FP StaffMay 26, 2022 17:33:47 IST
Imagine this - you’re speaking to your friend and planning a trip to Goa, or are thinking of buying that latest sneaker over a call and suddenly you are inundated with advertisements about holiday packages in Goa, or the different discounts that different shopping platforms offer on those exact sneakers. Sounds familiar? Well, you aren’t the only one.
If you have seen an ad in your email box or via SMS based on your smartphone conversation with your wife or a colleague, don’t get shocked as a survey revealed on Wednesday that nearly half of all Indian smartphone users have confirmed seeing ads based on their private voice conversations.
About 53 per cent of citizens said they have had one or more instances in the last 12 months where they saw advertisements on the web or some social media app based on their phone conversations, according to a survey by community social media platform LocalCircles.
The results also indicated that a majority of Indian smartphone users have given microphone access to their handsets for audio/video calls to various social media apps and audio recording third-party apps.
“A large number of people have been raising the issue of seeing contextual advertisements post their private phone conversations and this is very concerning,” said Sachin Taparia, Founder of LocalCircles.
“Such practices must be investigated and any apps requiring microphone access must be required to give clear declarations of where a user’s information will be used and seek explicit consent,” he added.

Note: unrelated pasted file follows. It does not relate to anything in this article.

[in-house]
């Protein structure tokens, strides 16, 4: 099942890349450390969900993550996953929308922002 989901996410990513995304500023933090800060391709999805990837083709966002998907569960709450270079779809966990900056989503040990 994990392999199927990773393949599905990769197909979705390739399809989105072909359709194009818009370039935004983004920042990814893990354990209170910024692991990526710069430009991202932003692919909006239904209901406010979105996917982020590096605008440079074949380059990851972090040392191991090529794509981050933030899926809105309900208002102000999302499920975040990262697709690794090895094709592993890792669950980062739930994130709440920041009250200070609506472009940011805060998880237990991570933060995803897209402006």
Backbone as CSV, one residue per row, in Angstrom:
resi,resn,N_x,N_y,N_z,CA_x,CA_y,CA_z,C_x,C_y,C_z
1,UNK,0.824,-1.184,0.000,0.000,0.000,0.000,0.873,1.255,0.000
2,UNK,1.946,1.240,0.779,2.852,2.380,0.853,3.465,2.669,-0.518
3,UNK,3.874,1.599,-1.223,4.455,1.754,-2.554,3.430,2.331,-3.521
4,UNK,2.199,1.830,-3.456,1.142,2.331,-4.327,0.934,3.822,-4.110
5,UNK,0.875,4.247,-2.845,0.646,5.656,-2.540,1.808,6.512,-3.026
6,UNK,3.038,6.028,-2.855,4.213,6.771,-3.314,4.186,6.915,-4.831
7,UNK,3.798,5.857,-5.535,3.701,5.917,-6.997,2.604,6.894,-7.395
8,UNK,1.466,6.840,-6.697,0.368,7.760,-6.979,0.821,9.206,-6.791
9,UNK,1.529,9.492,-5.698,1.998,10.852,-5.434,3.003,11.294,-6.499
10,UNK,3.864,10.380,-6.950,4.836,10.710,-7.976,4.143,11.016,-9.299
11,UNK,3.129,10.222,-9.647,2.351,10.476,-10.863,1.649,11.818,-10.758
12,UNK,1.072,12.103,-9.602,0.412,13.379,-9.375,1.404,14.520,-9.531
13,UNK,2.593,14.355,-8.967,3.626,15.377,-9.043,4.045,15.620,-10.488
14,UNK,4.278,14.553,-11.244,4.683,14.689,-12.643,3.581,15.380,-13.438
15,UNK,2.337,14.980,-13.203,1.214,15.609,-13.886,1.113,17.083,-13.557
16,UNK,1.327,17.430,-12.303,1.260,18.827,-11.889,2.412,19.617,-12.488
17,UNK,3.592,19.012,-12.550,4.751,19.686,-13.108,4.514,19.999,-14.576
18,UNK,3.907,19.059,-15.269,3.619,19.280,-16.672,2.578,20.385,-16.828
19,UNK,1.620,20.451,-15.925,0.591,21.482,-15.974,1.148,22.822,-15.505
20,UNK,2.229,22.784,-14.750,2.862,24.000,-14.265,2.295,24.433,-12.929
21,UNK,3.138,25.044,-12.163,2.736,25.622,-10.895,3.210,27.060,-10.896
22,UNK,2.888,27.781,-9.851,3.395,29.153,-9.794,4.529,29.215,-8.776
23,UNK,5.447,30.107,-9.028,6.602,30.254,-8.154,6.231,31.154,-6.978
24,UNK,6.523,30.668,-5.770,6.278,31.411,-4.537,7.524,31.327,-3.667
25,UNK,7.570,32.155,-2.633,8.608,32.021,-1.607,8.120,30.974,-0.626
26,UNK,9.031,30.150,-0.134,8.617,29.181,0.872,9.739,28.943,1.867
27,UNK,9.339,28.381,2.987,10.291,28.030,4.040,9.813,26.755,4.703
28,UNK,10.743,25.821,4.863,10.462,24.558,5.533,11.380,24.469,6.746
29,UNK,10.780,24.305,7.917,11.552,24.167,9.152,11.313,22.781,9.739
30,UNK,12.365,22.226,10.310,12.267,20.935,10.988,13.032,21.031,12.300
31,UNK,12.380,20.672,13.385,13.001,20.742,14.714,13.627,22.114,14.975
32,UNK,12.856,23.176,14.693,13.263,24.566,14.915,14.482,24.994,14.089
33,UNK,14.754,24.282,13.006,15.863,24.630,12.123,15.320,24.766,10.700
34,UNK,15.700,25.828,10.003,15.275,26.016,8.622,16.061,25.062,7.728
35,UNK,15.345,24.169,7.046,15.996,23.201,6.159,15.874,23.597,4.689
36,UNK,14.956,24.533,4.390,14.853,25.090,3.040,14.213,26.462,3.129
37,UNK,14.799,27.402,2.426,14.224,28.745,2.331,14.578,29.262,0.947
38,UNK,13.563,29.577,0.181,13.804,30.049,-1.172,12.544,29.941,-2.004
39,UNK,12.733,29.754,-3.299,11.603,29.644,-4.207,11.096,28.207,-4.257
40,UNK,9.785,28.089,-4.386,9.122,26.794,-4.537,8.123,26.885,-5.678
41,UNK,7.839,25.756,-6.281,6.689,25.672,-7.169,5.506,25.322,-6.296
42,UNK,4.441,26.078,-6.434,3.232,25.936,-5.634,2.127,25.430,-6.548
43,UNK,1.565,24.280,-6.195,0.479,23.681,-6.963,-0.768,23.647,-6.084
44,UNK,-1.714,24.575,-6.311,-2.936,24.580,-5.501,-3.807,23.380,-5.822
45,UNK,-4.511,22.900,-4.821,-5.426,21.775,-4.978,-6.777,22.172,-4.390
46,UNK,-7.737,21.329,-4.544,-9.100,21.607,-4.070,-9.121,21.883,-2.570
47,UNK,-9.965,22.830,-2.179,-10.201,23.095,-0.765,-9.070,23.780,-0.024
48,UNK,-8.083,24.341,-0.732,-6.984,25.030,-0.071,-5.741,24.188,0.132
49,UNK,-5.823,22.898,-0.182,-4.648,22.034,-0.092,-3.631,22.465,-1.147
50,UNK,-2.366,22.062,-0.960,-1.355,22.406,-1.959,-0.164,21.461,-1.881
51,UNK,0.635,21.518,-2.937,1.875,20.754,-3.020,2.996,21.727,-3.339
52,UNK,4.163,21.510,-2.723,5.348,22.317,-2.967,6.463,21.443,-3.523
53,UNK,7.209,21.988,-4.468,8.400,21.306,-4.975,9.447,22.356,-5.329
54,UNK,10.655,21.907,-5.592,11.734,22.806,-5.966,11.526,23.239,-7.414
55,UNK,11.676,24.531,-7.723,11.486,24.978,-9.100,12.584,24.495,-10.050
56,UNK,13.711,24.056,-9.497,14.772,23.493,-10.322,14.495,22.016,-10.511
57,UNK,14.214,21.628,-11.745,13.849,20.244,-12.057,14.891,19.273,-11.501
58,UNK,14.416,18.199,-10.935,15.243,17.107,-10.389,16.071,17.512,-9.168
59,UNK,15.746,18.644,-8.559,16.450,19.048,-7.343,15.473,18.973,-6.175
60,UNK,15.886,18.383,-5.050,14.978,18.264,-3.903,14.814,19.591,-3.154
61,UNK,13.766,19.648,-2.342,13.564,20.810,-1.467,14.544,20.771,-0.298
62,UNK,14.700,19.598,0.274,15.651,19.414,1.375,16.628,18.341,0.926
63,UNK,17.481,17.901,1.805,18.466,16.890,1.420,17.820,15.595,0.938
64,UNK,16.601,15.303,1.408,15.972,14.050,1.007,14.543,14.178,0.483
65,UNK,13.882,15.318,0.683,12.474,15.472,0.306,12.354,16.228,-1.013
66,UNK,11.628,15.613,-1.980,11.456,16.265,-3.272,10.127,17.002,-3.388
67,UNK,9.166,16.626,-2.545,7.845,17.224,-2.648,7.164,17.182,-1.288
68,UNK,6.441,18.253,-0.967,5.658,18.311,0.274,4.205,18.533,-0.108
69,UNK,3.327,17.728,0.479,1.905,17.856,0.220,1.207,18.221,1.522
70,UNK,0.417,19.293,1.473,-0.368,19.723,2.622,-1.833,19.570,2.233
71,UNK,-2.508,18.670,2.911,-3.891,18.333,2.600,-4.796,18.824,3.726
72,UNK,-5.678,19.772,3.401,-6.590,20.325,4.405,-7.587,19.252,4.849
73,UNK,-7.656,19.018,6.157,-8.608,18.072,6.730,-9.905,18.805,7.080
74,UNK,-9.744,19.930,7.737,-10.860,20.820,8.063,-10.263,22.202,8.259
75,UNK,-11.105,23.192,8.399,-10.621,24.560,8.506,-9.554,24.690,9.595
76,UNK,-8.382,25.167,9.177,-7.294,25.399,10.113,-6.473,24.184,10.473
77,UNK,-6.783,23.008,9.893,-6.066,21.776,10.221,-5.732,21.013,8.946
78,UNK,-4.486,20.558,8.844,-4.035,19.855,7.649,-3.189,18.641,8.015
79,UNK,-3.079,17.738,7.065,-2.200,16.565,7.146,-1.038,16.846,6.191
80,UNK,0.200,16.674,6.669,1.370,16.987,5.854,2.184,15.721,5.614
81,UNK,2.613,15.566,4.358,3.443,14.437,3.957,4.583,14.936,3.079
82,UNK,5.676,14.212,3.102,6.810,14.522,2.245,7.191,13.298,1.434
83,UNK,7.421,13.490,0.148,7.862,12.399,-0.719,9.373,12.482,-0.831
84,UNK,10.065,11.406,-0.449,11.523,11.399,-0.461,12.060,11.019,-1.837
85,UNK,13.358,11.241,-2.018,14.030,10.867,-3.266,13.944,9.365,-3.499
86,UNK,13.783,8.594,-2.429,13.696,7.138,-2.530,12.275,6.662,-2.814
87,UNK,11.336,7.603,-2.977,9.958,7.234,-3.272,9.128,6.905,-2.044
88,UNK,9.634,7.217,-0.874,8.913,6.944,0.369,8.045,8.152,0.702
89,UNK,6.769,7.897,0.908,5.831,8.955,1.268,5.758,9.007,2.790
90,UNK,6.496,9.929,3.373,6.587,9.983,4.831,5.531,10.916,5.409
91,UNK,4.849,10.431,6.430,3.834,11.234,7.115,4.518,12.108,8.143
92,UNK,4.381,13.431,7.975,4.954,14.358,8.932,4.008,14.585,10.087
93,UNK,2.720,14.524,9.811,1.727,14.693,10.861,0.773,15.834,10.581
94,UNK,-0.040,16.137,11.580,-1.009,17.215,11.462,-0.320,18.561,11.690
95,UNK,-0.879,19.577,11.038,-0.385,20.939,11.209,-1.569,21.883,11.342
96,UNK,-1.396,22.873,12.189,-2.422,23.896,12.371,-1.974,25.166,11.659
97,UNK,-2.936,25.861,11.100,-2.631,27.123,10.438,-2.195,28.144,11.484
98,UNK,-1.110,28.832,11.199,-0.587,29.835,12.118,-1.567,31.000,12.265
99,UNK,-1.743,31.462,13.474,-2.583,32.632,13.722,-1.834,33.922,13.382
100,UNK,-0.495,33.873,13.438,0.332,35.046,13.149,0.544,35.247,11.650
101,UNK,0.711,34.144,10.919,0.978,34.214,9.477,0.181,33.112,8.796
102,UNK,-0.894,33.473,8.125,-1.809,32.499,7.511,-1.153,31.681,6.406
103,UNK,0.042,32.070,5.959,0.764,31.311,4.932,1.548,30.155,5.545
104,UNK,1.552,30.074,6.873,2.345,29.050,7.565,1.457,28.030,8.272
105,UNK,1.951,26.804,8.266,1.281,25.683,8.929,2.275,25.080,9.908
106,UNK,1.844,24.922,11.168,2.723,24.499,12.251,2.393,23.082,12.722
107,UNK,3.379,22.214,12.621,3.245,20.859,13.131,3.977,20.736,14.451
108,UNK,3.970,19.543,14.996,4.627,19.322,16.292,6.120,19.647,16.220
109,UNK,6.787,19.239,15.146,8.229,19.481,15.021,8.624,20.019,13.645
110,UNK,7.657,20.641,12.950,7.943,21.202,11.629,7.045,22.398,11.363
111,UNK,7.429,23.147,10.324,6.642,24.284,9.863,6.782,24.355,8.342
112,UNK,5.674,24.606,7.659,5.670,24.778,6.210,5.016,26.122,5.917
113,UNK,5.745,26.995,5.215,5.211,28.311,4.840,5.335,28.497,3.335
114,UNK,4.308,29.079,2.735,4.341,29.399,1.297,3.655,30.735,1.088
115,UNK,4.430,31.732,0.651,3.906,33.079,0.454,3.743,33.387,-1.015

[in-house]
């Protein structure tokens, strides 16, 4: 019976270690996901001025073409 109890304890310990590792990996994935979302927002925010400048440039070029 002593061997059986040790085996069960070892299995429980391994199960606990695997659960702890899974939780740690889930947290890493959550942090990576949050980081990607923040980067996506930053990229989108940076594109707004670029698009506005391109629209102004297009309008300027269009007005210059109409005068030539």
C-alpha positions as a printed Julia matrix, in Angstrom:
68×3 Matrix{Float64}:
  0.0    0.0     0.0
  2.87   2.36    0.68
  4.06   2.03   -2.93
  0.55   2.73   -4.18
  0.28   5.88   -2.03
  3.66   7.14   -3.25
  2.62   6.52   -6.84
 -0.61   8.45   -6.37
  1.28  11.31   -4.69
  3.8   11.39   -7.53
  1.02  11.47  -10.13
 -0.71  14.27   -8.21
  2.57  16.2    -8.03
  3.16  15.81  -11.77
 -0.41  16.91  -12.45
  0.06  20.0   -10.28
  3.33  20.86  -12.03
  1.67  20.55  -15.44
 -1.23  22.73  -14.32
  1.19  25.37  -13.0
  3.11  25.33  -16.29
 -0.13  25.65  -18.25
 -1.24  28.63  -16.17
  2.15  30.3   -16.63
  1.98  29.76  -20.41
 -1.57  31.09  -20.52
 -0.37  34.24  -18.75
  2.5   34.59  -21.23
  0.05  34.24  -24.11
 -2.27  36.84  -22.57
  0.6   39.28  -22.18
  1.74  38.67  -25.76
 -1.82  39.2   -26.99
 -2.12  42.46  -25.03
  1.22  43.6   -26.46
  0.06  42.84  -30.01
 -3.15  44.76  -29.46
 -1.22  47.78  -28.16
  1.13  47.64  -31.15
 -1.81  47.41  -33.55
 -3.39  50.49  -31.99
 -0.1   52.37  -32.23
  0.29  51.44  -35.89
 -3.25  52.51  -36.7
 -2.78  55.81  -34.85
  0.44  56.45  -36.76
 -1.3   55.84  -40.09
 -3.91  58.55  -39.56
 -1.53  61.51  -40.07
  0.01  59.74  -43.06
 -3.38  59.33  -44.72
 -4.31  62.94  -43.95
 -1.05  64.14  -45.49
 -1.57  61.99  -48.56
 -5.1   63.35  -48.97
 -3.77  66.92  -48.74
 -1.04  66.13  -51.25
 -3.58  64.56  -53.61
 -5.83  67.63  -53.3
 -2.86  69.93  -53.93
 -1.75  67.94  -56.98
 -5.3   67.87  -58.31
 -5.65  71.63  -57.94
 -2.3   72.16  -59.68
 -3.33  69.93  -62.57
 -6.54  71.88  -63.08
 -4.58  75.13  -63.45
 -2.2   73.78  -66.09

The Indian government is yet to approve the Personal Data Protection Bill 2019, aimed to provide legislative and statutory protection to users’ or citizens’ personal information and recognise protecting the data of individuals as their right.
LocalCircles said it will share the survey findings with the IT Ministry, the Central Consumer Protection Authority (CCPA) and the RBI for necessary action.
“If this is not done at the earliest, such access could easily lead to financial frauds and people’s personal information getting compromised with no accountability of how it happened,” Taparia said.
Among those who had such an experience, 28 per cent said it happens all the time, 19 per cent said it has happened several times, and 6 per cent said it has happened a few times.
Only 24 per cent of citizens said that it has never happened while 23 per cent did not have an opinion.
About 84 per cent of smartphone users admitted to having given their contact list access to WhatsApp, 51 per cent had given access to Facebook Messenger, Instagram or both, and 41 per cent had given access to caller information apps like Truecaller.
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